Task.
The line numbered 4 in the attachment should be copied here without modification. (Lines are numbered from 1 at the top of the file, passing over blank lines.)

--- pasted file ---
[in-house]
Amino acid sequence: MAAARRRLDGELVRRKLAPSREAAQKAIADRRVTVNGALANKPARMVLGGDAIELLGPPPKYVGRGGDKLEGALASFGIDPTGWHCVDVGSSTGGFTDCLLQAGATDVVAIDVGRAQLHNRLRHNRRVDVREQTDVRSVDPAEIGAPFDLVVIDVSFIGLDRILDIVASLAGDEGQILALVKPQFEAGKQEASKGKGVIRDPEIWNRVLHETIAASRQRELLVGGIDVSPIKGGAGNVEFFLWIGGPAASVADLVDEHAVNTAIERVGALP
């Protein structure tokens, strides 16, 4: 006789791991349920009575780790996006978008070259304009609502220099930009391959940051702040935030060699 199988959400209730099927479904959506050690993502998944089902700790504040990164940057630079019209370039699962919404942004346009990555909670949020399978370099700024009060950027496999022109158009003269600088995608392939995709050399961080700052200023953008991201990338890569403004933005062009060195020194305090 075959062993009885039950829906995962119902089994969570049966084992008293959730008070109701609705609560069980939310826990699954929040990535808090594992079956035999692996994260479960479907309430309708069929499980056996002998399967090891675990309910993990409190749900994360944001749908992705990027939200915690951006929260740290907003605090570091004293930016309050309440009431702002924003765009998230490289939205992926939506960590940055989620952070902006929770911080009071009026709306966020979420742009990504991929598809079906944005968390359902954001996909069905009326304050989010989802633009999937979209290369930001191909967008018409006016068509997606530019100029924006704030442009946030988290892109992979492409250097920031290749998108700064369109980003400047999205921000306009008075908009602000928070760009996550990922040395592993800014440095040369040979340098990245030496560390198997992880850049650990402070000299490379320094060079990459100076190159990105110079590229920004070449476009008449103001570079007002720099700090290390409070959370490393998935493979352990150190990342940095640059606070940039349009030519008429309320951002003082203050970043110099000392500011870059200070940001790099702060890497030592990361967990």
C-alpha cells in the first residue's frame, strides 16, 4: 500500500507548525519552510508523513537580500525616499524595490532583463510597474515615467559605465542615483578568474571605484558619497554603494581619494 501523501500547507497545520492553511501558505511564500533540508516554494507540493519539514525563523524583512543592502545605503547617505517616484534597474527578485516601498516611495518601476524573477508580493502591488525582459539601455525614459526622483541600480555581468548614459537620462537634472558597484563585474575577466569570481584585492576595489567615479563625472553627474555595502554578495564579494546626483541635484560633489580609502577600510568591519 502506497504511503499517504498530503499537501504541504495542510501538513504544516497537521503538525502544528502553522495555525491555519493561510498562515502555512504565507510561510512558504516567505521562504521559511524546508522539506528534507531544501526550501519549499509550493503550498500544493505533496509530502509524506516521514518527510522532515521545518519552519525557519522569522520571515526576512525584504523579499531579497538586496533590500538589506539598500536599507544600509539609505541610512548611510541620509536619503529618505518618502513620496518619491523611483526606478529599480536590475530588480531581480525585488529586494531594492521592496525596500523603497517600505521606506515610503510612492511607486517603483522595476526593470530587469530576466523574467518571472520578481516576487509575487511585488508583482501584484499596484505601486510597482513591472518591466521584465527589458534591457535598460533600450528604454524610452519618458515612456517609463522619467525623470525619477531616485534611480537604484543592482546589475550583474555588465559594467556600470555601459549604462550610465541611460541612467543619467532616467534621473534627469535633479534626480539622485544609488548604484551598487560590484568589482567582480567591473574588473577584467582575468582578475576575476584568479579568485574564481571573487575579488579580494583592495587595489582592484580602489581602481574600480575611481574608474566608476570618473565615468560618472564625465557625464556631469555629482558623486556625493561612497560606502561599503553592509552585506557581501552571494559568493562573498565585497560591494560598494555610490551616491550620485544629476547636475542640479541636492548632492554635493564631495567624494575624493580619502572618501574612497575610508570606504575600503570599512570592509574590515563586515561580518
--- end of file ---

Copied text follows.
C-alpha cells in the first residue's frame, strides 16, 4: 500500500507548525519552510508523513537580500525616499524595490532583463510597474515615467559605465542615483578568474571605484558619497554603494581619494 501523501500547507497545520492553511501558505511564500533540508516554494507540493519539514525563523524583512543592502545605503547617505517616484534597474527578485516601498516611495518601476524573477508580493502591488525582459539601455525614459526622483541600480555581468548614459537620462537634472558597484563585474575577466569570481584585492576595489567615479563625472553627474555595502554578495564579494546626483541635484560633489580609502577600510568591519 502506497504511503499517504498530503499537501504541504495542510501538513504544516497537521503538525502544528502553522495555525491555519493561510498562515502555512504565507510561510512558504516567505521562504521559511524546508522539506528534507531544501526550501519549499509550493503550498500544493505533496509530502509524506516521514518527510522532515521545518519552519525557519522569522520571515526576512525584504523579499531579497538586496533590500538589506539598500536599507544600509539609505541610512548611510541620509536619503529618505518618502513620496518619491523611483526606478529599480536590475530588480531581480525585488529586494531594492521592496525596500523603497517600505521606506515610503510612492511607486517603483522595476526593470530587469530576466523574467518571472520578481516576487509575487511585488508583482501584484499596484505601486510597482513591472518591466521584465527589458534591457535598460533600450528604454524610452519618458515612456517609463522619467525623470525619477531616485534611480537604484543592482546589475550583474555588465559594467556600470555601459549604462550610465541611460541612467543619467532616467534621473534627469535633479534626480539622485544609488548604484551598487560590484568589482567582480567591473574588473577584467582575468582578475576575476584568479579568485574564481571573487575579488579580494583592495587595489582592484580602489581602481574600480575611481574608474566608476570618473565615468560618472564625465557625464556631469555629482558623486556625493561612497560606502561599503553592509552585506557581501552571494559568493562573498565585497560591494560598494555610490551616491550620485544629476547636475542640479541636492548632492554635493564631495567624494575624493580619502572618501574612497575610508570606504575600503570599512570592509574590515563586515561580518